Re: ‘Taking the middle ground on evolution’ (letters, June 28)
Polls suggest that, like the above letter writer, most Canadians take the middle ground on evolution, believing life is created, but also adapting to changing environmental needs.
The question remains, however, do we believe we’ve evolved from an apelike being as Darwin theorized? Or do we believe human adaptations have been less dramatic, and humans have always had a higher place among living things?
And how does this all affect how we see others in our human family? As someone who’s worked extensively in other cultures — the Arab world and now Africa — I find this an interesting, underlying aspect of the evolution debate.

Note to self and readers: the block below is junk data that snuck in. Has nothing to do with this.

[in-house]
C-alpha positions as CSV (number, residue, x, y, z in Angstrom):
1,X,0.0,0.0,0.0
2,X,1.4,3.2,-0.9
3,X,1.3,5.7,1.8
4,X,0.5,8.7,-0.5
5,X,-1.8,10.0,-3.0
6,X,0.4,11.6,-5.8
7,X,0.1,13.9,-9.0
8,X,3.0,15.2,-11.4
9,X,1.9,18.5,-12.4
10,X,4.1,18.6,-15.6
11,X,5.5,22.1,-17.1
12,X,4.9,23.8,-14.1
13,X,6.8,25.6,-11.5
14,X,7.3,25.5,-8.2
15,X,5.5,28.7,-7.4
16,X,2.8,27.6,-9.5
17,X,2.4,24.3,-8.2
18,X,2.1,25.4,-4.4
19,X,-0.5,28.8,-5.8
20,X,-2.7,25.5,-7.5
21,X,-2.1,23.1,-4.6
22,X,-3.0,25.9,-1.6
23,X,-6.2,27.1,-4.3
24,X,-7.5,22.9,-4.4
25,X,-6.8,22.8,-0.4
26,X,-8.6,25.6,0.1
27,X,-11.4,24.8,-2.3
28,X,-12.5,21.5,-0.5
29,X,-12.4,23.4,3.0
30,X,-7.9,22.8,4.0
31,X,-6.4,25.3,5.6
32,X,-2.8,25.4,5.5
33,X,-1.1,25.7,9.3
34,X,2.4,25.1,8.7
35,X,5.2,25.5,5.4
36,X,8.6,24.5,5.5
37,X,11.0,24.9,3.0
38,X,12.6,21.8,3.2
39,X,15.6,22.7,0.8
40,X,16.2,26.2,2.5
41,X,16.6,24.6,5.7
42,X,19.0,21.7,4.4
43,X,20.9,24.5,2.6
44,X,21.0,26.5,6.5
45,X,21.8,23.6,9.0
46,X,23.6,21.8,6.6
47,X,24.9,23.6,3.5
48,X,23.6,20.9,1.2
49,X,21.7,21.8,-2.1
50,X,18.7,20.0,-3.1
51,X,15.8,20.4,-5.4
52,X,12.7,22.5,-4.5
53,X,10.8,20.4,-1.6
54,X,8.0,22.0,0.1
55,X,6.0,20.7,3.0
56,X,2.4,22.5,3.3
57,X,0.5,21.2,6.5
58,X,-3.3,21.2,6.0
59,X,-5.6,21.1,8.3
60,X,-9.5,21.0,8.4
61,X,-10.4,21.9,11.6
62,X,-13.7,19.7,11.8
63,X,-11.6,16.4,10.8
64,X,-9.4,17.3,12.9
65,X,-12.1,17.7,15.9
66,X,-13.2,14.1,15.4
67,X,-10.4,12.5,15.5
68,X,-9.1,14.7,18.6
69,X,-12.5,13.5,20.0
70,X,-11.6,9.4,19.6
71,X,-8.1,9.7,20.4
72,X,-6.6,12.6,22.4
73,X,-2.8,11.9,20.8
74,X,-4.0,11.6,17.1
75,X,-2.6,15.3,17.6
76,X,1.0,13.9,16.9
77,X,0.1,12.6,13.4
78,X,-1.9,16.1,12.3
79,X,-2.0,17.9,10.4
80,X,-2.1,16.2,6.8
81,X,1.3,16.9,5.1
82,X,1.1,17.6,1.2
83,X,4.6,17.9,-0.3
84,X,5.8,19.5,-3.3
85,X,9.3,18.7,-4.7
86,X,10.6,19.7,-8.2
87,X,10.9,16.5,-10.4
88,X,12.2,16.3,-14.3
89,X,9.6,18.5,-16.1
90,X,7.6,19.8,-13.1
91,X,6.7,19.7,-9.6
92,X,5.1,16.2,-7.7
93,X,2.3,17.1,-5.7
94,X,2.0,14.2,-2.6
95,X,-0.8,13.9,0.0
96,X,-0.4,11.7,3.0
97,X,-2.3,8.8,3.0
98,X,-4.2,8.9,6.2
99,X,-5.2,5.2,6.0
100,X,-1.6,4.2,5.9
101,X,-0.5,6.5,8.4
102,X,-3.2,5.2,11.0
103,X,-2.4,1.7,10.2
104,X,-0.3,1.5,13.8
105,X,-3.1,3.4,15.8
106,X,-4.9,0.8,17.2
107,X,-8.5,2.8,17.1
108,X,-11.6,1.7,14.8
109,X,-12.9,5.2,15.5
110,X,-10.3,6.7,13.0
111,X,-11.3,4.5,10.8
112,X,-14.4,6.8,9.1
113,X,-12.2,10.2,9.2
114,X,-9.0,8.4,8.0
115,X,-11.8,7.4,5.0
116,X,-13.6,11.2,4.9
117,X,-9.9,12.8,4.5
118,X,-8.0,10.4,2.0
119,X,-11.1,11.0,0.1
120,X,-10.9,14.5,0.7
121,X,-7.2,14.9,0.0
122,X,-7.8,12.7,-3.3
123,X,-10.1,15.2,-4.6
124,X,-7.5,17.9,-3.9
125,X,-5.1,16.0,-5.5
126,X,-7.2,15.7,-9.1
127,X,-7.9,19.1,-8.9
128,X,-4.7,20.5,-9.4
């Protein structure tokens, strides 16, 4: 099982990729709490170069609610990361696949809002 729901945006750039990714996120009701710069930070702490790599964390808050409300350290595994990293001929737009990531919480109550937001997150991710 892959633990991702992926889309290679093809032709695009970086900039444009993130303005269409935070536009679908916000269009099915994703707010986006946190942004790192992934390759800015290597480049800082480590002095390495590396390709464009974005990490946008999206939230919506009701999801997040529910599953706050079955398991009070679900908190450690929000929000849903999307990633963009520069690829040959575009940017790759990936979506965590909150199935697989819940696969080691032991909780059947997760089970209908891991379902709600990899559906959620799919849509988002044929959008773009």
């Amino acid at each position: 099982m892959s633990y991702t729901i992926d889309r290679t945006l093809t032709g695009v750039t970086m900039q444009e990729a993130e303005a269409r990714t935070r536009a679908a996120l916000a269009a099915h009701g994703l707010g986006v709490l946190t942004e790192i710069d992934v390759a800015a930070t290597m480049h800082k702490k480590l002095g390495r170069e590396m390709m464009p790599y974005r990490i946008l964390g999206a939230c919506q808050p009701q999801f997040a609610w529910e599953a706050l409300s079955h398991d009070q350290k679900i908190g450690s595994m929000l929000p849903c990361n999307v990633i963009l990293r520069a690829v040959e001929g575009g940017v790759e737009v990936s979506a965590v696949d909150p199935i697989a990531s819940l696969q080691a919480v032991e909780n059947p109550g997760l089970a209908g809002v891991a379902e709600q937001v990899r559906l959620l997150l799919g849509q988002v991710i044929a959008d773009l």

At its worst, Darwin’s theories have been exploited hideously. Hitler often used the German word for evolution, entwicklung, citing “lower human types,” and often spoke of “monstrosities halfway between man and ape.”
But even without such madmen, 20th century Social Darwinism brought its own harmful mentalities, often operating under the surface of daily life, arguably even now as global disparities deepen.
Further, how does believing one’s ancestors are anything less than human affect how we see ourselves personally?
I, for one, would stay in bed with the drapes closed.
There are scientists who see reasonable evidence that intelligent beings with a purpose, like you and I, have originated from an intelligent source with a purpose. I buy that because the alternative seems not only harmful to others, but deflating personally.